Pitt team finds HIV protein weakness

Researchers from the University of Pittsburgh School of Medicine may have found a unique target in a key HIV protein.

In a study published online in the journal Chemistry and Biology, the scientists showed how they could potentially target the spot to keep the virus from replicating. If successful, HIV infection might be stopped from progressing into full-blown AIDS.

The HIV protein, called Nef, interacts with other proteins in infected cells to help the virus proliferate and hide from the immune system. The Pitt team created a way to track Nef activity with high-throughput screening protocols linked to an enzyme called Hck.

"We reasoned that agents that prevent Nef from its usual interactions with other proteins might be able to stop HIV from replicating and infecting other cells," senior author Dr. Thomas Smithgall said. "For this study, we devised an automated screening procedure and tested nearly 250,000 compounds to find ones that could block Nef activity."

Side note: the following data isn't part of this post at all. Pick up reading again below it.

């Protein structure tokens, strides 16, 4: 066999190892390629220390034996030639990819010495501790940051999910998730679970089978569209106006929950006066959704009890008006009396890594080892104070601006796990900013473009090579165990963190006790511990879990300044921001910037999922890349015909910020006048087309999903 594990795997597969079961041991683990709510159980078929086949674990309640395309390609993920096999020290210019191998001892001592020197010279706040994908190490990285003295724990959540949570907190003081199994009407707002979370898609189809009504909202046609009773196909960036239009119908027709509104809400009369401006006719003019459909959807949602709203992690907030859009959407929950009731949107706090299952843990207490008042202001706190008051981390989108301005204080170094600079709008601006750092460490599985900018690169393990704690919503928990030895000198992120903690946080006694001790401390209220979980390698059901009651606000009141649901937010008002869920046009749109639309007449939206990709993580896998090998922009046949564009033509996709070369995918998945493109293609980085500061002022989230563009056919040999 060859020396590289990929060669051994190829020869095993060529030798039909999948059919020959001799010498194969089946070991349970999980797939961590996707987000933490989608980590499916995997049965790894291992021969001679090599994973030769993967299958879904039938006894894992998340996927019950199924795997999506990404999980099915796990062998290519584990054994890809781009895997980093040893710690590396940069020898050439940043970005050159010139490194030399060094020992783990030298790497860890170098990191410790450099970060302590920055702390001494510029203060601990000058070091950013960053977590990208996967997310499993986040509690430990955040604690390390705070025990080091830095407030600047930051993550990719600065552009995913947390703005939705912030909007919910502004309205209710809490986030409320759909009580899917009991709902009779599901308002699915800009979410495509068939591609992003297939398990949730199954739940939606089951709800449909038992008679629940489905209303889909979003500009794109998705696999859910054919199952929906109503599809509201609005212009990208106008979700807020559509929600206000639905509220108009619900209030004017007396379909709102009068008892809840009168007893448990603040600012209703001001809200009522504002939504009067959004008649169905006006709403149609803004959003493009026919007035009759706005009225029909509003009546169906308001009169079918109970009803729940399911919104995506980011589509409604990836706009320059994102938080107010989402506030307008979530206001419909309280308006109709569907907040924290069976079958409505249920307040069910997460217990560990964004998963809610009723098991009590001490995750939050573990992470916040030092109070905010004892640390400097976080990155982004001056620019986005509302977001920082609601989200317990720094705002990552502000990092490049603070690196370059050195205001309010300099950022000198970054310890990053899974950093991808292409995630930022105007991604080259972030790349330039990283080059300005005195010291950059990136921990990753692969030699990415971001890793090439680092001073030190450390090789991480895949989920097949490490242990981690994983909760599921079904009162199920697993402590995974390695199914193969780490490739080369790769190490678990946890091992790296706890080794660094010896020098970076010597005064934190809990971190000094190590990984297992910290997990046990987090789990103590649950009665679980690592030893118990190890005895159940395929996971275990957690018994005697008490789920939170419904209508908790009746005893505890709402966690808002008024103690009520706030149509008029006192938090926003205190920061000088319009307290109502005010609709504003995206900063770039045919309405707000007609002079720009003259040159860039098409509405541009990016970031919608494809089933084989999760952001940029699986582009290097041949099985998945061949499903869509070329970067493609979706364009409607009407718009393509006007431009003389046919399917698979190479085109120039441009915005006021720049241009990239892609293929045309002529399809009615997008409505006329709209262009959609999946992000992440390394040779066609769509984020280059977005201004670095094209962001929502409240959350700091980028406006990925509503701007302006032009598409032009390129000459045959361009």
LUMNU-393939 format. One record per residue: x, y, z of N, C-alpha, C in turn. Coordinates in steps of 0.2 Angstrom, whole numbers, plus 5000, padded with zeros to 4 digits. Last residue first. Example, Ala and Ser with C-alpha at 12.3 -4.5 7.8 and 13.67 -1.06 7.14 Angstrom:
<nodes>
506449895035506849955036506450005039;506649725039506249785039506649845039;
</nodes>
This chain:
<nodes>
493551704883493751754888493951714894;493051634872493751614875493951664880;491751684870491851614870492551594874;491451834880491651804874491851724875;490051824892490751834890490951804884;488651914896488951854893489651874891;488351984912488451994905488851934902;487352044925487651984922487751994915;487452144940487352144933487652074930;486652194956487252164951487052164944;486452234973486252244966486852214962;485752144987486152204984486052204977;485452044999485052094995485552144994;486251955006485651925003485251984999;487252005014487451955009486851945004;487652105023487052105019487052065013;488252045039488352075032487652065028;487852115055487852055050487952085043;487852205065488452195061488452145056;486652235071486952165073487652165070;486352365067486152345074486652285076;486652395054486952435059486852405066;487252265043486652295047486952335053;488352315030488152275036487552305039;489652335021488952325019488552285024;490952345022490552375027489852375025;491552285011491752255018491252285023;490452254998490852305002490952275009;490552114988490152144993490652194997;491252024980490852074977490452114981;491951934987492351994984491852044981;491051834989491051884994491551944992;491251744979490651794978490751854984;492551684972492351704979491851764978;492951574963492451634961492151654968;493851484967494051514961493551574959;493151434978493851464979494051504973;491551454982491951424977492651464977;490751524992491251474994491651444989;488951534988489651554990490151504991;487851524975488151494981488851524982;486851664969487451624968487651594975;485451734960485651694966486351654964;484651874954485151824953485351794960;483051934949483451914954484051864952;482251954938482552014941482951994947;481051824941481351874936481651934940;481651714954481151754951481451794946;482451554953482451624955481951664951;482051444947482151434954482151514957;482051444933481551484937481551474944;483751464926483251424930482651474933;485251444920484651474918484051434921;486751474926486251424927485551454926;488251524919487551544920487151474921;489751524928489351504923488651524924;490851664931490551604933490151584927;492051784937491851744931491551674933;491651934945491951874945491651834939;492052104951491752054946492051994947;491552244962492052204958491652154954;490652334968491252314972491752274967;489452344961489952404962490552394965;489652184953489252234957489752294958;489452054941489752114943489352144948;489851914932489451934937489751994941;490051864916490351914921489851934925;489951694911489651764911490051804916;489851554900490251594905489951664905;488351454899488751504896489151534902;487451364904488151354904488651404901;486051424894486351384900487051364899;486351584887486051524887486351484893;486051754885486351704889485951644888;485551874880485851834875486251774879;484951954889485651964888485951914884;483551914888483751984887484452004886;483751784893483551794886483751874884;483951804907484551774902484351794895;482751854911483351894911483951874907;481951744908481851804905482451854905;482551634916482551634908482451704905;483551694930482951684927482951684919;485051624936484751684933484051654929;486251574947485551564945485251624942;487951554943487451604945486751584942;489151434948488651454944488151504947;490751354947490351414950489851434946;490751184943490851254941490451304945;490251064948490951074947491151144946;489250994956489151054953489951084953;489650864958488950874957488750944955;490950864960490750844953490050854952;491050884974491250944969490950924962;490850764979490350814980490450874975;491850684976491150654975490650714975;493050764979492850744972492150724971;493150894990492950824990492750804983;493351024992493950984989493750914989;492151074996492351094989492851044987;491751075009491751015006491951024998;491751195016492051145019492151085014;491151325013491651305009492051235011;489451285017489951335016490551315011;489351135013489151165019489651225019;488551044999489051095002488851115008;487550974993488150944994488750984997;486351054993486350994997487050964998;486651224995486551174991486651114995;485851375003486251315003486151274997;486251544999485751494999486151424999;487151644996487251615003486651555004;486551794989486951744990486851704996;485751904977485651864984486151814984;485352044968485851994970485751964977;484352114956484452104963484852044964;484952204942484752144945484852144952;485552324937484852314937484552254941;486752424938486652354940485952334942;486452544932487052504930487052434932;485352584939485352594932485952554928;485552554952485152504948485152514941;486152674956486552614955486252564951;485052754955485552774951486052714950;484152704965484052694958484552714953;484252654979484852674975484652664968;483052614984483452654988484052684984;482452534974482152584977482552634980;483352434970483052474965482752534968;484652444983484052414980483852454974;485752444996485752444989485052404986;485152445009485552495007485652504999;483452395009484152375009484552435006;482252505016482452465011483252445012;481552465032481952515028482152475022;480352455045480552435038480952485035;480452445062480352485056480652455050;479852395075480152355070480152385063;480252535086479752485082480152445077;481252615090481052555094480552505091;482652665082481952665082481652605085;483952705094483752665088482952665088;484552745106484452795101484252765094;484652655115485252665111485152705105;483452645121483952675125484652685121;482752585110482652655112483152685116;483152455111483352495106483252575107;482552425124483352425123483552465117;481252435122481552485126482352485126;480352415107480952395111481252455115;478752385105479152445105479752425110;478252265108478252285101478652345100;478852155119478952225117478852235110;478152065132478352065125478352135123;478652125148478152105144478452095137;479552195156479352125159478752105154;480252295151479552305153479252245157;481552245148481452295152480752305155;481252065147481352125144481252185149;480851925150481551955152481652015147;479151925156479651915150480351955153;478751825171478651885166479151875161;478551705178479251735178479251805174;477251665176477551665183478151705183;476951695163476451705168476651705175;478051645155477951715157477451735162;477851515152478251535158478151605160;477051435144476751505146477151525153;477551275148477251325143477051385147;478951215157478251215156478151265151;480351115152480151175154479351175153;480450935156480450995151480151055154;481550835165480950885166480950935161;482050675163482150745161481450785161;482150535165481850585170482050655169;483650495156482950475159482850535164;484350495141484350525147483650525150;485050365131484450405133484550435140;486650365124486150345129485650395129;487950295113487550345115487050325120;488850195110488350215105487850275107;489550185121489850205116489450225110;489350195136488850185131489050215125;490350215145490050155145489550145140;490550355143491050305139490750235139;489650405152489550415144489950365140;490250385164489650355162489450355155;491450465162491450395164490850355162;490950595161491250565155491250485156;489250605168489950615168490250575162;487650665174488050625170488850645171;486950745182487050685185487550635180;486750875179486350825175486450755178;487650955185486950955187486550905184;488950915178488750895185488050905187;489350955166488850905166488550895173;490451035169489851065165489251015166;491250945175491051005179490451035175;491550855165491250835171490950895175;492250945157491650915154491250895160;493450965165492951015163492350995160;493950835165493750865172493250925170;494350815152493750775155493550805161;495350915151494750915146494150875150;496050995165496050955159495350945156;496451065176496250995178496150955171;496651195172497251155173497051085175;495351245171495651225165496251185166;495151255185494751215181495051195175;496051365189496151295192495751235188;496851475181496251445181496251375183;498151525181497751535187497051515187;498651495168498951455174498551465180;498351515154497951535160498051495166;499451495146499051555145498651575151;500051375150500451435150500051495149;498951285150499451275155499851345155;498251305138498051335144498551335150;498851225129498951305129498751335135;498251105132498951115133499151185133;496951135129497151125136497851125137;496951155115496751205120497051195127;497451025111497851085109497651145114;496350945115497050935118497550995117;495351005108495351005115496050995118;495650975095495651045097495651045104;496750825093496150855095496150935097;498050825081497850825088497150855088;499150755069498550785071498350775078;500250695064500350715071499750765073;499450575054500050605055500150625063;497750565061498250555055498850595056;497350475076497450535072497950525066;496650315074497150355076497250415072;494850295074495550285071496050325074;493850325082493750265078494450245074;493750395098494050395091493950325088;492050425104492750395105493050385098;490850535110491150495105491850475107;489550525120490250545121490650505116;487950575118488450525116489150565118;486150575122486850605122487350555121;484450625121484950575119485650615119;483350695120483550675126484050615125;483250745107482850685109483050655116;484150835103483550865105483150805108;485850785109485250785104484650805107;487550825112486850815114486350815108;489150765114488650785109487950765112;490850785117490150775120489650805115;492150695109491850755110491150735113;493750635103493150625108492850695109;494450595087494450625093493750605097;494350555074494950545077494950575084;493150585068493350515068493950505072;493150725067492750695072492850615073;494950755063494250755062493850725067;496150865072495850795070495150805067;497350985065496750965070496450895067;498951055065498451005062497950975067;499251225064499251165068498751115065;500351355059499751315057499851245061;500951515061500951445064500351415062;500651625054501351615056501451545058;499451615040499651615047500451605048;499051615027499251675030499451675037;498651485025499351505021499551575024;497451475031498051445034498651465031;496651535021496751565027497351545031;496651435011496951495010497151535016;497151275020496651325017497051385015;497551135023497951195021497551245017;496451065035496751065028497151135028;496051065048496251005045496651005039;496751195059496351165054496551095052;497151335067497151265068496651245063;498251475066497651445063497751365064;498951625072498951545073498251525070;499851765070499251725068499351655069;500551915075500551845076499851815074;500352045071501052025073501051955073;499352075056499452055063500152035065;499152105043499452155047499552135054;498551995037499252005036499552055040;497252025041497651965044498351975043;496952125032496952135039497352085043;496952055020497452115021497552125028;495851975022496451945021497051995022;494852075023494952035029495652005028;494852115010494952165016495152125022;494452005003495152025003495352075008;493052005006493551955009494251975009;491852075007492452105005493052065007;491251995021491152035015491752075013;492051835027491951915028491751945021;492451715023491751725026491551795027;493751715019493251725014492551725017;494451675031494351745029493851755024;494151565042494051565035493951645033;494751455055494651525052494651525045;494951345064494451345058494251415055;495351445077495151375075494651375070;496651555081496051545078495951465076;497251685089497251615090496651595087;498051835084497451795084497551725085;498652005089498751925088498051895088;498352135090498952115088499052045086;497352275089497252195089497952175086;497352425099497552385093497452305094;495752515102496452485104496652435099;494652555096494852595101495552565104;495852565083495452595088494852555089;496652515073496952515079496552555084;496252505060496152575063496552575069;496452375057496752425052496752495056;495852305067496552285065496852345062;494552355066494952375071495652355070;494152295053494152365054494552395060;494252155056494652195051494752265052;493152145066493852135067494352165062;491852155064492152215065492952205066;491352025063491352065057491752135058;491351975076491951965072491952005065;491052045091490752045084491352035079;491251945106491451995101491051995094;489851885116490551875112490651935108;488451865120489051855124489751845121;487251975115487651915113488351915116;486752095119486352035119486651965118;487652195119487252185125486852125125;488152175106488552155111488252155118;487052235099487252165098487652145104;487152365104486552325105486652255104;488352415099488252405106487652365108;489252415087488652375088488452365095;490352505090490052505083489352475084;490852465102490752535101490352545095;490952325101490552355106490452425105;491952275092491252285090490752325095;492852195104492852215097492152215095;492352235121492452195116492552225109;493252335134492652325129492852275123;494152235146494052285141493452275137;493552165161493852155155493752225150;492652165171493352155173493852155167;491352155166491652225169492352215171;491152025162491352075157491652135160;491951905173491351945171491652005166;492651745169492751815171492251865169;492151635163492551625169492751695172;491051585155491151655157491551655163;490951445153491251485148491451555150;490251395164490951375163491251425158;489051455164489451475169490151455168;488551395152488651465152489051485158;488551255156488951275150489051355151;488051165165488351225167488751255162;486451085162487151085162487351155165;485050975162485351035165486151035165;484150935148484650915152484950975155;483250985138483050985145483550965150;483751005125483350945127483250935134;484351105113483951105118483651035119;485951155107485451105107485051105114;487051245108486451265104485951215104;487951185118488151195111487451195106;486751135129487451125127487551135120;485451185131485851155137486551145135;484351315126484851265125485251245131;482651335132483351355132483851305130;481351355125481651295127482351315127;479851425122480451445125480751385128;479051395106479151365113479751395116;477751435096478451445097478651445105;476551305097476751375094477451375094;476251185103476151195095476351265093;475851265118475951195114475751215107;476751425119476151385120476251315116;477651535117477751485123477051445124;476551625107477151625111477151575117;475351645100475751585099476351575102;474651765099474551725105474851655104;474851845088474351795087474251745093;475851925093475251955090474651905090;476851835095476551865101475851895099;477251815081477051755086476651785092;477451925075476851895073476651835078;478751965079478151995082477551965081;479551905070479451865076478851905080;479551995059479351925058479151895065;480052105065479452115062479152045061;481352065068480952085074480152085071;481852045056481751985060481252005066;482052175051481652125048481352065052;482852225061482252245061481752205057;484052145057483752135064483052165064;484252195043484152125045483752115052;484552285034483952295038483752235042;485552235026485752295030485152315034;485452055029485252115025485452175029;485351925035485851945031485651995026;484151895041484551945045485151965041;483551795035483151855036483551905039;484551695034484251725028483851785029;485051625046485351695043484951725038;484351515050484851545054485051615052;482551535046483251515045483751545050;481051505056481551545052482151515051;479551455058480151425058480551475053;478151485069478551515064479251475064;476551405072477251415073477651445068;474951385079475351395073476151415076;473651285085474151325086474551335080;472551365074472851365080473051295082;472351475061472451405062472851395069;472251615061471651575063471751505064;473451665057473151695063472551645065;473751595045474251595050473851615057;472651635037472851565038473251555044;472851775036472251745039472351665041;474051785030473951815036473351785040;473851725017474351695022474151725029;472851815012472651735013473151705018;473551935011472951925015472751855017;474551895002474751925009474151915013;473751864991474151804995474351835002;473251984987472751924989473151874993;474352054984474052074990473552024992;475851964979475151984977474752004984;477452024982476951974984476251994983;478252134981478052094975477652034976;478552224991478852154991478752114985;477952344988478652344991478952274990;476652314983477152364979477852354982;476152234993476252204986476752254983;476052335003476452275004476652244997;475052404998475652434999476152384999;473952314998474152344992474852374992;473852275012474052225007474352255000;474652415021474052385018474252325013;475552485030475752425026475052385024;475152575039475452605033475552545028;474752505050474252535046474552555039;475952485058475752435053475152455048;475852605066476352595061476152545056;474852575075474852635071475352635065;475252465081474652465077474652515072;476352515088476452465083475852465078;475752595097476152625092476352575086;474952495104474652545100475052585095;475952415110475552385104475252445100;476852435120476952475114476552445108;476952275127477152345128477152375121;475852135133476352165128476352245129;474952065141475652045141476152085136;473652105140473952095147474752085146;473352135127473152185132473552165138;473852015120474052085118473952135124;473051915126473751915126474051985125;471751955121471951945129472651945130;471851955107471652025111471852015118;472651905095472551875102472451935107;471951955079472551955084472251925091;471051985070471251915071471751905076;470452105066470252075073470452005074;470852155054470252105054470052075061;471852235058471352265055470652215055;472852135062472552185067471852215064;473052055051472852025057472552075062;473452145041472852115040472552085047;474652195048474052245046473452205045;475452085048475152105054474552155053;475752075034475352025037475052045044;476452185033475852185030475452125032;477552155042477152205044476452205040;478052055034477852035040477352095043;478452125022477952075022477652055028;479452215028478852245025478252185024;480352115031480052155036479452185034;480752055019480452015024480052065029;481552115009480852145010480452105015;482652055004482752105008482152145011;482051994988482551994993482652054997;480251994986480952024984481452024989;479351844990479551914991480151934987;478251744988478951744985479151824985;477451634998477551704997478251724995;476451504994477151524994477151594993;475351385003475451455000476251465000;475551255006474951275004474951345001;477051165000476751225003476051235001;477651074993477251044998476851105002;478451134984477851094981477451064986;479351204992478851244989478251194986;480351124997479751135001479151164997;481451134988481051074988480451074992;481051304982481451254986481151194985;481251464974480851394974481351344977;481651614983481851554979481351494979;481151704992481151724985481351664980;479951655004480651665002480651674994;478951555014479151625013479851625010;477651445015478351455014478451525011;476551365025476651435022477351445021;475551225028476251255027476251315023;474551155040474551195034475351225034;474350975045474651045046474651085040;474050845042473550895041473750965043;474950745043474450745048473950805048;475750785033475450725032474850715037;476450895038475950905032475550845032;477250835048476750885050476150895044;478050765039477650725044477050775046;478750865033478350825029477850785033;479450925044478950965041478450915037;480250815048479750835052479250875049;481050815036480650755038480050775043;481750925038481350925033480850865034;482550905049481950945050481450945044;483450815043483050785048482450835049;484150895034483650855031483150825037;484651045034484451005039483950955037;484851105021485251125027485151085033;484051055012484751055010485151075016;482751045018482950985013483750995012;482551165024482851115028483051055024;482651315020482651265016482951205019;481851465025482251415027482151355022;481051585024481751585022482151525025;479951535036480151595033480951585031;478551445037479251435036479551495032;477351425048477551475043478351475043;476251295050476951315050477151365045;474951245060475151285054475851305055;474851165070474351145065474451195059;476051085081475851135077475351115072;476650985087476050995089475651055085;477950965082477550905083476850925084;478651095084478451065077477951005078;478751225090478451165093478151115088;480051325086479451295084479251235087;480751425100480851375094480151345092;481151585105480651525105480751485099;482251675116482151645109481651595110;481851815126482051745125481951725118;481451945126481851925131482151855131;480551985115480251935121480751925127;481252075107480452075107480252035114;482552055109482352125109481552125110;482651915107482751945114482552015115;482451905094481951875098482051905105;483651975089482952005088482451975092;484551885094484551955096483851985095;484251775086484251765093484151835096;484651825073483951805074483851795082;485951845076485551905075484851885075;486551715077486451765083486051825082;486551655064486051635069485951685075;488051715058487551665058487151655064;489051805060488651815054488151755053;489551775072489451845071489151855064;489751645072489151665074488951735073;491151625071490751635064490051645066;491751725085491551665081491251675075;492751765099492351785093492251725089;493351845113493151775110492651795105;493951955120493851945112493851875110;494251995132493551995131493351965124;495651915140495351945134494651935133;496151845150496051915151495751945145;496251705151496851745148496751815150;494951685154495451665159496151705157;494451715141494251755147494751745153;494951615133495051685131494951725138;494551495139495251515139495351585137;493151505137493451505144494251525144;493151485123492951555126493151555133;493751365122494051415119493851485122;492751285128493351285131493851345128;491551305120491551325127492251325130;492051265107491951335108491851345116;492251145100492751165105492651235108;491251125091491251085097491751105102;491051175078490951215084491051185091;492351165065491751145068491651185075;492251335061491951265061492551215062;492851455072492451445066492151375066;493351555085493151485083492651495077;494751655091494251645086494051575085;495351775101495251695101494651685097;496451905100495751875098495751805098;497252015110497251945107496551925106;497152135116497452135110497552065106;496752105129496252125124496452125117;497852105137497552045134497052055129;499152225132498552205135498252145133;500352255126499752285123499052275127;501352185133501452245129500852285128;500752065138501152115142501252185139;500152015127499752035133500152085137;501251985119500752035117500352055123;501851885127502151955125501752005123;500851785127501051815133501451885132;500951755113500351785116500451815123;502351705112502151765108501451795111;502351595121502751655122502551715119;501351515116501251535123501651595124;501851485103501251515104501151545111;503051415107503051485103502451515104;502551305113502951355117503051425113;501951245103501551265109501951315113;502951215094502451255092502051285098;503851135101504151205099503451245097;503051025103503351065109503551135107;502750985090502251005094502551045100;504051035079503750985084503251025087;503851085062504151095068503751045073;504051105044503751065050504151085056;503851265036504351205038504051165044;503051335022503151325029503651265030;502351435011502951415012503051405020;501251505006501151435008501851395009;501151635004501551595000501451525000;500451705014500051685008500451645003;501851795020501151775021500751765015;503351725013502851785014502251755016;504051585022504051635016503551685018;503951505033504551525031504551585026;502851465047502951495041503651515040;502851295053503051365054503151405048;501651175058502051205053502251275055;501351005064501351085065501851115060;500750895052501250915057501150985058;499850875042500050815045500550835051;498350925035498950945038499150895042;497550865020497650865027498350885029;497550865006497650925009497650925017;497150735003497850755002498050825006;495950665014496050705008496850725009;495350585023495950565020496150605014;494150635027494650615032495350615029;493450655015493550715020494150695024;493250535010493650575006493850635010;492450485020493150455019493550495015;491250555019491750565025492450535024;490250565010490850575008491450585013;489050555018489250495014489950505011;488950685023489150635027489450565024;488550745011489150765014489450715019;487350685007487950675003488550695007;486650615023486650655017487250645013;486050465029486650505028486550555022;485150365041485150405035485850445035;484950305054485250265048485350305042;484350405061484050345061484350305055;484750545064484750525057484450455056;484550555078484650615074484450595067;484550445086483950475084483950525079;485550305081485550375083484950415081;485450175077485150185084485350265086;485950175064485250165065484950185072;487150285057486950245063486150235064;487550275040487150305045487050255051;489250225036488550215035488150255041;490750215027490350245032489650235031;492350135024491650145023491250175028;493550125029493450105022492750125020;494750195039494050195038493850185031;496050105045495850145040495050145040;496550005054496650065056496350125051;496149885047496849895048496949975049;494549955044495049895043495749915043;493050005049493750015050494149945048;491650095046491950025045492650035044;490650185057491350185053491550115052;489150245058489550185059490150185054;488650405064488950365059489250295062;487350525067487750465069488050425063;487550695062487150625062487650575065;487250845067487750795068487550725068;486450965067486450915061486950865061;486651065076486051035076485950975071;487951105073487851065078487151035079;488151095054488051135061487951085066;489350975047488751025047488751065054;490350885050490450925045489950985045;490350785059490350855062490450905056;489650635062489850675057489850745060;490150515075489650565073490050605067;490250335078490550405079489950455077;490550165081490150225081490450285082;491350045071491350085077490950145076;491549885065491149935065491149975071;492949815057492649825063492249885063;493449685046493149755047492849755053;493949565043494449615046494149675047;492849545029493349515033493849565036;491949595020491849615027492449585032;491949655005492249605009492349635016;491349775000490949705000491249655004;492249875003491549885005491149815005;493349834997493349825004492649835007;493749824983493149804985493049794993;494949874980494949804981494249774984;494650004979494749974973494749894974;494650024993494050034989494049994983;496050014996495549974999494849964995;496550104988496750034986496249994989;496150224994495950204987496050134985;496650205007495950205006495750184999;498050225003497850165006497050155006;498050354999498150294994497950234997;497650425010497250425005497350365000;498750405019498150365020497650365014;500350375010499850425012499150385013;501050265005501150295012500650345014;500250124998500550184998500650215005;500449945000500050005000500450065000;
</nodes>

Additional analysis showed that a compound known as B9 could prevent Nef molecules from combining. This inability impairs Nef's function in the viral replication process.

"This pocket where B9 binds to Nef and where Nef forms a dimer indicates it's a hot spot, or Achilles heel, that could represent a new target for HIV drugs," Smithgall said. "Our test tube and cell culture experiments show that blocking this site brings HIV replication to a halt."